[Solved]-Creating django objects with a random primary key

16👍

Why not just encrypt the normal sequential ids instead? To someone who doesn’t know the encryption key, the ids will seem just as random. You can write a wrapper that automatically decrypts the ID on the way to the DB, and encrypts it on the way from the DB.

👤Amber

15👍

I created a gist based on this question: https://gist.github.com/735861

Following Amber’s advice, the private keys are encrypted and decrypted using DES. The encrypted key is represented in base 36, but any other character-based representation will work as long as the representation is unique.

Any model that would need this kind of encrypted private key representation only needs to inherit from the model and manager shown in the code.

Here’s the meat of the code:

import struct
from Crypto.Cipher import DES
from django.db import models

class EncryptedPKModelManager(models.Manager):
    """Allows models to be identified based on their encrypted_pk value."""
    def get(self, *args, **kwargs):
        encrypted_pk = kwargs.pop('encrypted_pk', None)
        if encrypted_pk:
            kwargs['pk'] = struct.unpack('<Q', self.model.encryption.decrypt(
                struct.pack('<Q', encrypted_pk)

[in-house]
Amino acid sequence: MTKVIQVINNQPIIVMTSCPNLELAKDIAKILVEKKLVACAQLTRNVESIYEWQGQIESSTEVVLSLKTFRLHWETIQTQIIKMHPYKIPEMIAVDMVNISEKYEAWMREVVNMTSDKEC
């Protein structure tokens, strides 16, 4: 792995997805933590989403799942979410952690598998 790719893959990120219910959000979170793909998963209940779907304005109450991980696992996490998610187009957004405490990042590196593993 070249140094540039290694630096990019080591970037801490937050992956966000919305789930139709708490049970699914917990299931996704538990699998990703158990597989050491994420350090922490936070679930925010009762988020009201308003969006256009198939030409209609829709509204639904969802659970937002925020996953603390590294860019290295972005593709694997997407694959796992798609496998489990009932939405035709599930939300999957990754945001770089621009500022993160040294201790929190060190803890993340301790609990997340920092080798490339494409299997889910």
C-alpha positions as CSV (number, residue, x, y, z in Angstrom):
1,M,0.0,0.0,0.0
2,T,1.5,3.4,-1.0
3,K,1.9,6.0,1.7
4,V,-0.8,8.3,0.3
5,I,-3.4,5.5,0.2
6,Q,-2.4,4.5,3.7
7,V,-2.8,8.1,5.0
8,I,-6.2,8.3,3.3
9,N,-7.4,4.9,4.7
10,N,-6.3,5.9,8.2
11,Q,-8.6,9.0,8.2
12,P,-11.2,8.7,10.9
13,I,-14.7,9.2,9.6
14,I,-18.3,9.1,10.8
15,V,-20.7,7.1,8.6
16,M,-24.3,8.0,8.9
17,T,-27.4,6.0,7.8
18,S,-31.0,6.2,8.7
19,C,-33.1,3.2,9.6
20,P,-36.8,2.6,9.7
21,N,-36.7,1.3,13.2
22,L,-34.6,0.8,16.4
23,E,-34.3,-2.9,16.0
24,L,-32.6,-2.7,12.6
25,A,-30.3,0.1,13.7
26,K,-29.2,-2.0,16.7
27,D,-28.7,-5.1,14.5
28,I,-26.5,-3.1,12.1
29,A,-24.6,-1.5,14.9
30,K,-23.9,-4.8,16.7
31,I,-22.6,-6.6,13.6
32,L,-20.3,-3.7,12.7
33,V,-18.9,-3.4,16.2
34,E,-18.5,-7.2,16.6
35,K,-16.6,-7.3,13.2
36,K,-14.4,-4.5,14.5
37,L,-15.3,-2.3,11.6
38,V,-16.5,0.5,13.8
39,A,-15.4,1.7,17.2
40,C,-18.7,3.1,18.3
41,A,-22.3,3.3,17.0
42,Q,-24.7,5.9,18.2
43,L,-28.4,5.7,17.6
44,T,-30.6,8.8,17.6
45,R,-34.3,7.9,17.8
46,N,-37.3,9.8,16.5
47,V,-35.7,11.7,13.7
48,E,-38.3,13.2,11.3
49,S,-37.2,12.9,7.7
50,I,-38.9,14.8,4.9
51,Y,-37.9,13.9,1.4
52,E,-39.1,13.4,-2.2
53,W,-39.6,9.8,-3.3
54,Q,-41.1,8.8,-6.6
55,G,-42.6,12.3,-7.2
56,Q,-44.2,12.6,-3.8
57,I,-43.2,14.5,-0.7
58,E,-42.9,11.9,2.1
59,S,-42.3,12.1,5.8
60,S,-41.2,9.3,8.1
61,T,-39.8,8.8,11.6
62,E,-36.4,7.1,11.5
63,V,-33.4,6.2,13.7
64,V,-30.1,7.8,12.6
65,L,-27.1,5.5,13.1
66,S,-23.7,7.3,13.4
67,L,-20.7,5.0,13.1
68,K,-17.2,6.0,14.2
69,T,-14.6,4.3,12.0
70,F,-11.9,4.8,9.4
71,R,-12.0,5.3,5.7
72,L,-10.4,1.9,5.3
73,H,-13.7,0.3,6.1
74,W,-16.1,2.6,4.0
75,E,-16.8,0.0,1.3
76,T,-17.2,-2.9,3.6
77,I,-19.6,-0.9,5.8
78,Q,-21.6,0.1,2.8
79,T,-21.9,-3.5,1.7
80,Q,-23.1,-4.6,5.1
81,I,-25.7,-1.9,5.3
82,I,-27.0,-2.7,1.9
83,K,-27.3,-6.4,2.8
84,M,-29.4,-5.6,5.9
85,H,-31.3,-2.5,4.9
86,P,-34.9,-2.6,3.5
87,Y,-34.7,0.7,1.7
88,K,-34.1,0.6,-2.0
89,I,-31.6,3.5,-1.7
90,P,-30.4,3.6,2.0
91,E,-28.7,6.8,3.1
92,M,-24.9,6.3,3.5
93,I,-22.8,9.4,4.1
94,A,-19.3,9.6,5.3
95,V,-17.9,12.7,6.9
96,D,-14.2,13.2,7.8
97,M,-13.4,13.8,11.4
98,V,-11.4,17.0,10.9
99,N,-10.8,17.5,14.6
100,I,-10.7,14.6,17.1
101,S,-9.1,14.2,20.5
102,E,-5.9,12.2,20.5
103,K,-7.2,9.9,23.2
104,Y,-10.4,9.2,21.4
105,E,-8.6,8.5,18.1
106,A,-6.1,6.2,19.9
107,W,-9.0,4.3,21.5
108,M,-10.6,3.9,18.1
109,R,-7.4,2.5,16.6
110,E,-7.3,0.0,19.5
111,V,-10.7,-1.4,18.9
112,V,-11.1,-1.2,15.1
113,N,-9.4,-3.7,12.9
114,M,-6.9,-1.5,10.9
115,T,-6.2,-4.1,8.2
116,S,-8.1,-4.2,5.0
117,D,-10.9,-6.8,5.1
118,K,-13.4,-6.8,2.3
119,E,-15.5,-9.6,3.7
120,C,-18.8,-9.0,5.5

))[0]
        return super(EncryptedPKModelManager, self).get(*args, **kwargs)


class EncryptedPKModel(models.Model):
    """Adds encrypted_pk property to children."""
    encryption = DES.new('8charkey') # Change this 8 character secret key

    def _encrypted_pk(self):
        return struct.unpack('<Q', self.encryption_obj.encrypt(
            str(struct.pack('<Q', self.pk))
        ))[0]

    encrypted_pk = property(_encrypted_pk)

    class Meta:
        abstract = True

For a Transaction object called transaction, transaction.encrypted_pk would return an encrypted representation of the private key. Transaction.objects.get(encrypted_pk=some_value) would search for objects based on the encrypted private key representation.

It should be noted that this code assumes only works for private keys that can be represented properly as long values.

6👍

jbrendel created a class that you can simply inherit to get a custom ID.

https://github.com/jbrendel/django-randomprimary

👤xster

3👍

os.urandom(n) can “Return a string of n random bytes suitable for cryptographic use”. Just make sure that n is large enough for 2**(8*n) to be well above the square of the number of “unique” keys you want to identify, and you can make the risk of collision as low as you want. For example, if you think you may end up with maybe a billion transactions (about 2**30), n=8 might suffice (but play it safe and use a somewhat larger n anyway;-).

2👍

You should be able to set the transactionRef column in your database to be unique. That way, the database will not allow transactions to be added with the same transactionRef value. One possibility is to randomly generate UUIDs — the probability of random UUIDs colliding is extremely small.

2👍

Random integers are not unique, and primary keys must be unique. Make the key field a char(32) and try this instead:

from uuid import uuid4 as uuid
randomRef = uuid().hex

UUIDs are very good at providing uniqueness.

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